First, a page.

”For years after the divorce,” remembers a mutual friend of George Jones’ and Tammy Wynette’s, ”when you would say her name, he would spit. And when you’d say his name, she’d shake.” It wasn’t much better during six years of marriage (1969-75) and their musical partnership, which took them to the top of the country charts three times: ”His nippin’ and my naggin’,” sums up Wynette, 53. In a town of tempestuous unions, theirs ranks as one of the stormiest.
So when the former President and First Lady of country music reunited to record the just-released One, their first album in 15 years, it was tantamount to a Beatles reunion. ”I didn’t really think it would happen,” says Jones, 63, who admits that he was hoping it would.
Wynette broke the ice last year when she appeared on Jones’ record The Bradley Barn Sessions. ”We rediscovered our loyalty, and I think our patience and endurance speak well of both of us, after what we’ve been through,” says Wynette, who, with maturity, has come to anticipate Jones’ unconventional style. ”He doesn’t open his mouth a lot — he sings through his teeth. But I’ve learned that when he dips his chin down, he’s going for a low note, and when he slings his head back, he’s going high.”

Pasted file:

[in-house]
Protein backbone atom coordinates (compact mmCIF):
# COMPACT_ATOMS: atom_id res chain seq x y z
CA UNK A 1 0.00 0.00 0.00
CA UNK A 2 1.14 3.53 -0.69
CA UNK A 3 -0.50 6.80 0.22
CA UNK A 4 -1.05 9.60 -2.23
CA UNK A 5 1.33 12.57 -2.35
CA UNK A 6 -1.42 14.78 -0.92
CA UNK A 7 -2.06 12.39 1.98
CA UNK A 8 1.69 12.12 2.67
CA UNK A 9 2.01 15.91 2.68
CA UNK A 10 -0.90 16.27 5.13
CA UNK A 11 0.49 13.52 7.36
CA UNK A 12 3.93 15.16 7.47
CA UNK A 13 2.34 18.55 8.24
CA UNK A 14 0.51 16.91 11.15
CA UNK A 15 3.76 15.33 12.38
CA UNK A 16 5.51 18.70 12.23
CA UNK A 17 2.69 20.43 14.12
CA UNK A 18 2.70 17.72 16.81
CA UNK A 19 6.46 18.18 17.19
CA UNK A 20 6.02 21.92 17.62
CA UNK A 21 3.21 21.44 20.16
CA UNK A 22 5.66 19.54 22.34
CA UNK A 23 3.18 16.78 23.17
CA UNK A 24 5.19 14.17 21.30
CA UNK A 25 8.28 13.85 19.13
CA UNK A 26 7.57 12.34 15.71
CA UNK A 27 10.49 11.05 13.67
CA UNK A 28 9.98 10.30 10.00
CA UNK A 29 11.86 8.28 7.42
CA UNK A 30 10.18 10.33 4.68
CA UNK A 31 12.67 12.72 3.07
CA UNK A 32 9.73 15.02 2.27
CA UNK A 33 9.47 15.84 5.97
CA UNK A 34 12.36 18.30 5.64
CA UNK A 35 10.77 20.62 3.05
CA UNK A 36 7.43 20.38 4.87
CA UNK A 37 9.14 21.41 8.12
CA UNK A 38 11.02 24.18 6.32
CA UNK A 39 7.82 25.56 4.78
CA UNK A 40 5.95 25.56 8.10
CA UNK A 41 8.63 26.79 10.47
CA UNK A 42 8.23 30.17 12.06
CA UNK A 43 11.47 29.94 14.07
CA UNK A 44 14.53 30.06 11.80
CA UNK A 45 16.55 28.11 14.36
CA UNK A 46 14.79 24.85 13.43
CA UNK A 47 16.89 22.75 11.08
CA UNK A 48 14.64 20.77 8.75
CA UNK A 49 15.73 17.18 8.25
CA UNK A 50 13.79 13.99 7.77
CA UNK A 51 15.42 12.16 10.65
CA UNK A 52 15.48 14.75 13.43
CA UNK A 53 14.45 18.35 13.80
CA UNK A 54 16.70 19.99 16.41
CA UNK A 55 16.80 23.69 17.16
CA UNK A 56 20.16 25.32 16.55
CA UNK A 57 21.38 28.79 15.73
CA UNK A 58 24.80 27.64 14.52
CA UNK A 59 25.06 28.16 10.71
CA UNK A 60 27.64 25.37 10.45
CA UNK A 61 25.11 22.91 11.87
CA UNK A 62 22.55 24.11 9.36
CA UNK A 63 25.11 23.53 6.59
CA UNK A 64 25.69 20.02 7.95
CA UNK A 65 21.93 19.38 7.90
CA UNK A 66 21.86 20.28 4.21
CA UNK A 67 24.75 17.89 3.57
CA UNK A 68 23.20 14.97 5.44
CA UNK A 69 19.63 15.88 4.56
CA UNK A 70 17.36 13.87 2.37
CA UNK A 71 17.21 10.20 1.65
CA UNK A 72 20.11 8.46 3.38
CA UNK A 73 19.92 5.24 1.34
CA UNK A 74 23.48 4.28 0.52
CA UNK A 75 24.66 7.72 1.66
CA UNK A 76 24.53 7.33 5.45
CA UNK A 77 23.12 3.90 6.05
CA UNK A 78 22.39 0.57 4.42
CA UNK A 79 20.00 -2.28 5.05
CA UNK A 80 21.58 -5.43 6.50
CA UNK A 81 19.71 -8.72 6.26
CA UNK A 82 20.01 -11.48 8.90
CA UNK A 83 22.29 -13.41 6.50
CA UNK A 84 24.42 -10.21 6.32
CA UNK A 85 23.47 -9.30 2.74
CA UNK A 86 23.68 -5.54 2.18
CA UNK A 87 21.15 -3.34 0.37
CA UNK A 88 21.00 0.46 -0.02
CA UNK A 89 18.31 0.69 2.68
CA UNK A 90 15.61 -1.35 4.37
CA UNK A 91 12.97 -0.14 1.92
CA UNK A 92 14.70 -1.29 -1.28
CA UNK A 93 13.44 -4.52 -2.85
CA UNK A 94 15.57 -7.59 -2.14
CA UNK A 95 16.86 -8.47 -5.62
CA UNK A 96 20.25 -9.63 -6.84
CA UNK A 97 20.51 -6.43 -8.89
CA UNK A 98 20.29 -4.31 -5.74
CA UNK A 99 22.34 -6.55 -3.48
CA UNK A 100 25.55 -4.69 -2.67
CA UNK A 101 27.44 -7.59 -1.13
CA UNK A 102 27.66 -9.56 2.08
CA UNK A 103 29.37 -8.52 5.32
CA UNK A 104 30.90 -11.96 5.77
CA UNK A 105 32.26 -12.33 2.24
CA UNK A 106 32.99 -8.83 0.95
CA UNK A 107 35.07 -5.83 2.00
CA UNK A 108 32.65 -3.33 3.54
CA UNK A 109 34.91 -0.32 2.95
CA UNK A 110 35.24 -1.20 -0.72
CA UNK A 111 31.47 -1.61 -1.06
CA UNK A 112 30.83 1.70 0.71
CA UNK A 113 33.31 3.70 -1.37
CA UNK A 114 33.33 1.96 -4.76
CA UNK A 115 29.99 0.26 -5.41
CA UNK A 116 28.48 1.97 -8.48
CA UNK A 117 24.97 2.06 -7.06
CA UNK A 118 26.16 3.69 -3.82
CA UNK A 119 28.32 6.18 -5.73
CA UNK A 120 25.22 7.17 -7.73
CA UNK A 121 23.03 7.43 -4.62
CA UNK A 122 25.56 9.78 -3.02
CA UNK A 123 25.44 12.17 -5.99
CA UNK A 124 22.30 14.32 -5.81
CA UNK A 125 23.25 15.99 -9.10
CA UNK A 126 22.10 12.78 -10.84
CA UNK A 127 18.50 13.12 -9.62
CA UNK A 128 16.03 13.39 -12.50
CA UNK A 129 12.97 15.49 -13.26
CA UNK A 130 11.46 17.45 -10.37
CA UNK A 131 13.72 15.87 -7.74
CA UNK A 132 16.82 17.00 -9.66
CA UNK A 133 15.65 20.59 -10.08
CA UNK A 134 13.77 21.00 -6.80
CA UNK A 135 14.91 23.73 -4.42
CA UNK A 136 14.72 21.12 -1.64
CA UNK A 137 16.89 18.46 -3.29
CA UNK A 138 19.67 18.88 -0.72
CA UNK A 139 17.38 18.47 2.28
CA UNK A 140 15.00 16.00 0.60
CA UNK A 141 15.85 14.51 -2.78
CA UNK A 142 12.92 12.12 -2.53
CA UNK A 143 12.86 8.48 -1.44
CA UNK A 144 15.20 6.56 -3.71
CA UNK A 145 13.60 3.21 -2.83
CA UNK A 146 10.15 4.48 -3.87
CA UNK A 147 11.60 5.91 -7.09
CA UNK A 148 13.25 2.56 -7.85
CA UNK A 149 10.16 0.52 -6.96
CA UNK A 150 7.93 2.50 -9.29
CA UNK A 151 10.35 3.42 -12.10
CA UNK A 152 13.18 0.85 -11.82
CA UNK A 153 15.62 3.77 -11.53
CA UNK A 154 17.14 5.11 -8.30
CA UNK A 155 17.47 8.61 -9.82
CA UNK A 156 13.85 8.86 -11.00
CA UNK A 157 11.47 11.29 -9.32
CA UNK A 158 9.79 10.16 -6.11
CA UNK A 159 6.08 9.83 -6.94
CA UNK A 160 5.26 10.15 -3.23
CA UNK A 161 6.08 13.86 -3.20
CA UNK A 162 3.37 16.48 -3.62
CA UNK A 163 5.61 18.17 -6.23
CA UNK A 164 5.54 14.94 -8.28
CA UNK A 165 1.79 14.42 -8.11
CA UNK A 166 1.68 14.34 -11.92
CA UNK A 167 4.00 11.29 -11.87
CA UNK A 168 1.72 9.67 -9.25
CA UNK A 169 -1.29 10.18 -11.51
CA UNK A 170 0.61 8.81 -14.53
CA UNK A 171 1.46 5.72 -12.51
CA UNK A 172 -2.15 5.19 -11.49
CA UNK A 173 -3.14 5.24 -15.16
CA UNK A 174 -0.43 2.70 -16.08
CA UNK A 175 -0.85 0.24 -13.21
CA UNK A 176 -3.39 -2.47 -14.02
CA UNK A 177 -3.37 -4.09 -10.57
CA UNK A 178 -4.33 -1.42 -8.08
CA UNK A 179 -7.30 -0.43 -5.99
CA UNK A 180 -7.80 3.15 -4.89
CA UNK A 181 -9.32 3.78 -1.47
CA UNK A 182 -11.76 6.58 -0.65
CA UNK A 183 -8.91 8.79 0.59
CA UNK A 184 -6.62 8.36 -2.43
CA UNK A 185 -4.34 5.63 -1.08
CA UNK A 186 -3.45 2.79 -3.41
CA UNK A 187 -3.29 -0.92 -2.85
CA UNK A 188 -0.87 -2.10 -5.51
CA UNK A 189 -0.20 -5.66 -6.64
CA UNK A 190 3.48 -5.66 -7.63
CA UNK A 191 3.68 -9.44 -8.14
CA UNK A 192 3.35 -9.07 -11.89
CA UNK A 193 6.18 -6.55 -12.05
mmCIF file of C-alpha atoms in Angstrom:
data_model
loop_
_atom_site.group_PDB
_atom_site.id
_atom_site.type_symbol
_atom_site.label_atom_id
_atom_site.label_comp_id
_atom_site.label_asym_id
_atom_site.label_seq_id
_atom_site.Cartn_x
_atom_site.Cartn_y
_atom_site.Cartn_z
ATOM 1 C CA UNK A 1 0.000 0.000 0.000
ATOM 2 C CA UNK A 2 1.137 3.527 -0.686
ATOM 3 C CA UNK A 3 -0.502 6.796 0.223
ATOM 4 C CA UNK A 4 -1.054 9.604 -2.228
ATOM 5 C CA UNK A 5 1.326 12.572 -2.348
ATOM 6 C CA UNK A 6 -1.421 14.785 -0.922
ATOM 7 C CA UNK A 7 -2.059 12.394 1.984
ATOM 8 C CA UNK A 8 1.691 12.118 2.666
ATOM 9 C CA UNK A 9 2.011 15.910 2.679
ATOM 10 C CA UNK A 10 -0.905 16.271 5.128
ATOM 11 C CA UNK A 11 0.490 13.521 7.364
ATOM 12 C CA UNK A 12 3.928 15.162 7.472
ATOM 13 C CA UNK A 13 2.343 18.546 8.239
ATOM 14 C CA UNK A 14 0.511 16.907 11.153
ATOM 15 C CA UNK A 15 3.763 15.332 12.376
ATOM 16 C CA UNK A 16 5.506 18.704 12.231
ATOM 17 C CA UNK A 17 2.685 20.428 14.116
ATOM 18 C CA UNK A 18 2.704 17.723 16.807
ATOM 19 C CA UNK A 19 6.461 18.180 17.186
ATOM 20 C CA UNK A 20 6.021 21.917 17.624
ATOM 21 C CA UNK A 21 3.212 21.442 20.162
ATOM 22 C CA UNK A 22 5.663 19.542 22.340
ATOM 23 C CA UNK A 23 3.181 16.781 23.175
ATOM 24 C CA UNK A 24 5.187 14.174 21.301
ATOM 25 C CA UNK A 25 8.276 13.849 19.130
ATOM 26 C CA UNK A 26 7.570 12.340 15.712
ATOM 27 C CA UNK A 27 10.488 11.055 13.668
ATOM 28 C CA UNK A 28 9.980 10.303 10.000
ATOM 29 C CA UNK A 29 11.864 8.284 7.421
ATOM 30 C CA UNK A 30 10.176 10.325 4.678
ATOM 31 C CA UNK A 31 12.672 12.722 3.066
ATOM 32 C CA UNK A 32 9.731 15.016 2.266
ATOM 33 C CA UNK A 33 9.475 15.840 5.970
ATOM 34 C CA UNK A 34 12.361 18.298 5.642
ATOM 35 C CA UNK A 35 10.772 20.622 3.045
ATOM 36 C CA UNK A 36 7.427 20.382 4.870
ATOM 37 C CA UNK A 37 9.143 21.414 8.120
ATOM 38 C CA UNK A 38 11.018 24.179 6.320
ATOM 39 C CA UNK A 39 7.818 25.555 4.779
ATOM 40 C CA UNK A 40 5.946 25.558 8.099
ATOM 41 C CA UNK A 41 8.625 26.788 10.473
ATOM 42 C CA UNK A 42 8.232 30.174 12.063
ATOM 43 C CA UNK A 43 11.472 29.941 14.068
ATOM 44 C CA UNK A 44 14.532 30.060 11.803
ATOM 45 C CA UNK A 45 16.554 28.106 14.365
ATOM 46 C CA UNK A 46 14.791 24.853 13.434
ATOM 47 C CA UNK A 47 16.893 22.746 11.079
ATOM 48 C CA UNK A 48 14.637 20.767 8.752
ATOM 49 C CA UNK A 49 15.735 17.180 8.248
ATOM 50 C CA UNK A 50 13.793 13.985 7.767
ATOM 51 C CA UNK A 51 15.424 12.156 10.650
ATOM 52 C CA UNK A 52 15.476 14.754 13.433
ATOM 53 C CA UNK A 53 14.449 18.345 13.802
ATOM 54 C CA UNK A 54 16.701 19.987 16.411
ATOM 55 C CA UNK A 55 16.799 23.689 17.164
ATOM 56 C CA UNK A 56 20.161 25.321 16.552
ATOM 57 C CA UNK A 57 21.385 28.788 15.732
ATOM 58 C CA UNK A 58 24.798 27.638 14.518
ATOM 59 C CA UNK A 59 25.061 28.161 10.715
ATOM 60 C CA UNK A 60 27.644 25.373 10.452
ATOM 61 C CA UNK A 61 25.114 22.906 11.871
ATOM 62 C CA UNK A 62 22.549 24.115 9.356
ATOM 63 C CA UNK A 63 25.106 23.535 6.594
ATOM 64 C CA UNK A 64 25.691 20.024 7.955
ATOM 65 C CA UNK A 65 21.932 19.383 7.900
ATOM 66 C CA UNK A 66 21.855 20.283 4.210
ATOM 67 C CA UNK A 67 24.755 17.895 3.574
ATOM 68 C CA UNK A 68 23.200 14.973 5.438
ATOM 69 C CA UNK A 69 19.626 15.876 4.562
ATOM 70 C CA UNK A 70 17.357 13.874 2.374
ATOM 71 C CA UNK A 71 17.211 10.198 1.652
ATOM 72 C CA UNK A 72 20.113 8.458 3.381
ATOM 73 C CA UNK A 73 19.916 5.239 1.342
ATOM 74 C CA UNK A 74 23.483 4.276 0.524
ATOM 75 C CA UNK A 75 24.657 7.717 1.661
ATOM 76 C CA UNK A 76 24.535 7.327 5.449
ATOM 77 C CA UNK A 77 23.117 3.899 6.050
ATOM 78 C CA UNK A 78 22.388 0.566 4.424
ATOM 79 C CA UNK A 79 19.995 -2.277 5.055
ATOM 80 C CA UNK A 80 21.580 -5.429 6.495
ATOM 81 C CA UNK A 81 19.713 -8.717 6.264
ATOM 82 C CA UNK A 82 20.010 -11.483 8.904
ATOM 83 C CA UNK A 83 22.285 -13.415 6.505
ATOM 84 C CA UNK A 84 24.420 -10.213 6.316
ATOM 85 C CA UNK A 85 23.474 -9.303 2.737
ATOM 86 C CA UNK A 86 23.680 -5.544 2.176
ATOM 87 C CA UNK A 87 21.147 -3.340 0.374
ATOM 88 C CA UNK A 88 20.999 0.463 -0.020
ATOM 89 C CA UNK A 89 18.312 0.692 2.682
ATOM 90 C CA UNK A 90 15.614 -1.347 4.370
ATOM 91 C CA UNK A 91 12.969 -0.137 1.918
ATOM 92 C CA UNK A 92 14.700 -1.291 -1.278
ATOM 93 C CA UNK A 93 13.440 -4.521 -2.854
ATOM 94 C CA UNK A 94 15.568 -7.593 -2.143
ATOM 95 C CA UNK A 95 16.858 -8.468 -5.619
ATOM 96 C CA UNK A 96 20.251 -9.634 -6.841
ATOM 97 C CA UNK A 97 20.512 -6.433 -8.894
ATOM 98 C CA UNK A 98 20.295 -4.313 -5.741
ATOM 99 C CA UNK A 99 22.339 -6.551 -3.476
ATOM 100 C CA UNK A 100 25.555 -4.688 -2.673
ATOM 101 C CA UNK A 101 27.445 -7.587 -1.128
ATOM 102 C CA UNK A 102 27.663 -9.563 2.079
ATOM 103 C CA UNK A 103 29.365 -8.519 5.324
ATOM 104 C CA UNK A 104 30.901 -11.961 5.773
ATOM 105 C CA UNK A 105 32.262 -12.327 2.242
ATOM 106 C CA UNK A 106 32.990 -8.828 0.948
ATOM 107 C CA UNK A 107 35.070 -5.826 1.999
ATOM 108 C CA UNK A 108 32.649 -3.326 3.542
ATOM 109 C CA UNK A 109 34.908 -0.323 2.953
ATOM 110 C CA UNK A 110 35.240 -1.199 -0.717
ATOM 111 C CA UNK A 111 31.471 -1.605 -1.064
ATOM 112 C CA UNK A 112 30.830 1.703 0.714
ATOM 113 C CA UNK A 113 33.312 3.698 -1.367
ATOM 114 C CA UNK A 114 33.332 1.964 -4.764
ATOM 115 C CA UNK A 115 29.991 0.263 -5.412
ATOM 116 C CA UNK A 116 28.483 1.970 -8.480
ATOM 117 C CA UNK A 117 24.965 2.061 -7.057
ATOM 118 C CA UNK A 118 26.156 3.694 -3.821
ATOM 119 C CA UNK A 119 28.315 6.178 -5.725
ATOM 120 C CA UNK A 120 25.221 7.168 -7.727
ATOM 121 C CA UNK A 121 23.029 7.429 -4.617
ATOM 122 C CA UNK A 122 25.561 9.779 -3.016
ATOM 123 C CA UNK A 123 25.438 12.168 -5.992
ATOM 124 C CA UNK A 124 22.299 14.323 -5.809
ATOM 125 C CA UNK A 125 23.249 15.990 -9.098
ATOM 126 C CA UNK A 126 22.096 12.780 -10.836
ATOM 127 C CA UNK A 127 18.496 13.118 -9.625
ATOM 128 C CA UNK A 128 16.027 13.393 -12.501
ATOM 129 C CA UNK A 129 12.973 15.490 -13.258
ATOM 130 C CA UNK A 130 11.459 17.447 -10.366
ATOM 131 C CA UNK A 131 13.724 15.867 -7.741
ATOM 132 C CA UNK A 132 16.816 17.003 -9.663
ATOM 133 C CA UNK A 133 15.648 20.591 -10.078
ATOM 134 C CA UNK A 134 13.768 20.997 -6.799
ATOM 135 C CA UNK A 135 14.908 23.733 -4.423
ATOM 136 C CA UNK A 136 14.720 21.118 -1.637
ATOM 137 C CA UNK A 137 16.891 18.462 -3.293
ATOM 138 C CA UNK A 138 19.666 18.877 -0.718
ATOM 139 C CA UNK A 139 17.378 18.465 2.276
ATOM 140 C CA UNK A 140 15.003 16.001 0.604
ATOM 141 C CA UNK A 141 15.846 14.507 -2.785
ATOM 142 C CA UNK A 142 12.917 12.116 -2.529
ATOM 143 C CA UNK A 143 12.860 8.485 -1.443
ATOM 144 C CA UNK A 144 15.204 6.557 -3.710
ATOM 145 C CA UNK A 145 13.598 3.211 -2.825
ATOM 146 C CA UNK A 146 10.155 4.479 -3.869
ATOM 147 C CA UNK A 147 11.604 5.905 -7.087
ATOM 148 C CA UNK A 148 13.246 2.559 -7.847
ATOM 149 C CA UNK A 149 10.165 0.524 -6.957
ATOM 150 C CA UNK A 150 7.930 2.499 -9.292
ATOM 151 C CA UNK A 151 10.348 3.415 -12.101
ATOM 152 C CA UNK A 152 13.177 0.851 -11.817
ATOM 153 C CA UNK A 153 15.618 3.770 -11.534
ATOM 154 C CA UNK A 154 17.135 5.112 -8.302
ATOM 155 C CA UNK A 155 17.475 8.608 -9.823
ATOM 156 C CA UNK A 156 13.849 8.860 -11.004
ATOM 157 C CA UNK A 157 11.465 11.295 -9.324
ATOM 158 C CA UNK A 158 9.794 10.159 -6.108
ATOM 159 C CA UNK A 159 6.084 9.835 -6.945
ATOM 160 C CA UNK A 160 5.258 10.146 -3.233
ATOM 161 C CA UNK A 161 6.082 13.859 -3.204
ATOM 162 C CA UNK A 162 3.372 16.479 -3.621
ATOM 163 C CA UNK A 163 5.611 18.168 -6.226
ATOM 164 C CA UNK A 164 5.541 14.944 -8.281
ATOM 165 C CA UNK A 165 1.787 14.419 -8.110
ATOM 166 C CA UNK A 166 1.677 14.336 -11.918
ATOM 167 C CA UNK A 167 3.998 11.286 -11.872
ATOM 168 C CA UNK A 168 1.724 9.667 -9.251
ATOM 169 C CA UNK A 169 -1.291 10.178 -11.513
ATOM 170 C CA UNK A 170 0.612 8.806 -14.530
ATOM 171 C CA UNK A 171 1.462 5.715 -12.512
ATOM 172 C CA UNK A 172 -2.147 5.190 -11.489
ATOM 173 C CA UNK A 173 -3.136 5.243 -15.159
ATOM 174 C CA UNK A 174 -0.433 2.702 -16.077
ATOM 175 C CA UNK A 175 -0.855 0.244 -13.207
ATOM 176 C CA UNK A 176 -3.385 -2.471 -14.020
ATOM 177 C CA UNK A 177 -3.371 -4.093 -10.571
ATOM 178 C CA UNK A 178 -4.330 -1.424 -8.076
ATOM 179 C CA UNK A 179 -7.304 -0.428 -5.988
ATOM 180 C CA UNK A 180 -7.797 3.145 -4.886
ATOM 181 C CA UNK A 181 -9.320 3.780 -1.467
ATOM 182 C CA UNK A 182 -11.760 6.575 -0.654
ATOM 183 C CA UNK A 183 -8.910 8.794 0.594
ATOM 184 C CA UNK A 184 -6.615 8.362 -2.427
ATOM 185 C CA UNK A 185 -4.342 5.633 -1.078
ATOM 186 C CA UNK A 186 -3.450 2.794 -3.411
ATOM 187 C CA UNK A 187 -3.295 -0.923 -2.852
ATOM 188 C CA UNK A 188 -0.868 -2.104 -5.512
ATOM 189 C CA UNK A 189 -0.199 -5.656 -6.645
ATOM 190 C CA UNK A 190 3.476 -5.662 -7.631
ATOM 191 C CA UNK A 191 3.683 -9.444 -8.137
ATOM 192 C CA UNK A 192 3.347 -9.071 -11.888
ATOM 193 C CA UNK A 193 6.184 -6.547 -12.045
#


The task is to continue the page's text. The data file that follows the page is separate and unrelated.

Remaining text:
The big question for the couple now is whether youth-oriented country radio will play these relative old-timers. ”They’ve took the heart and soul out of country,” laments Jones. ”But sooner or later it’ll come back to the real stuff. I figure we’ll still be around when it does.”
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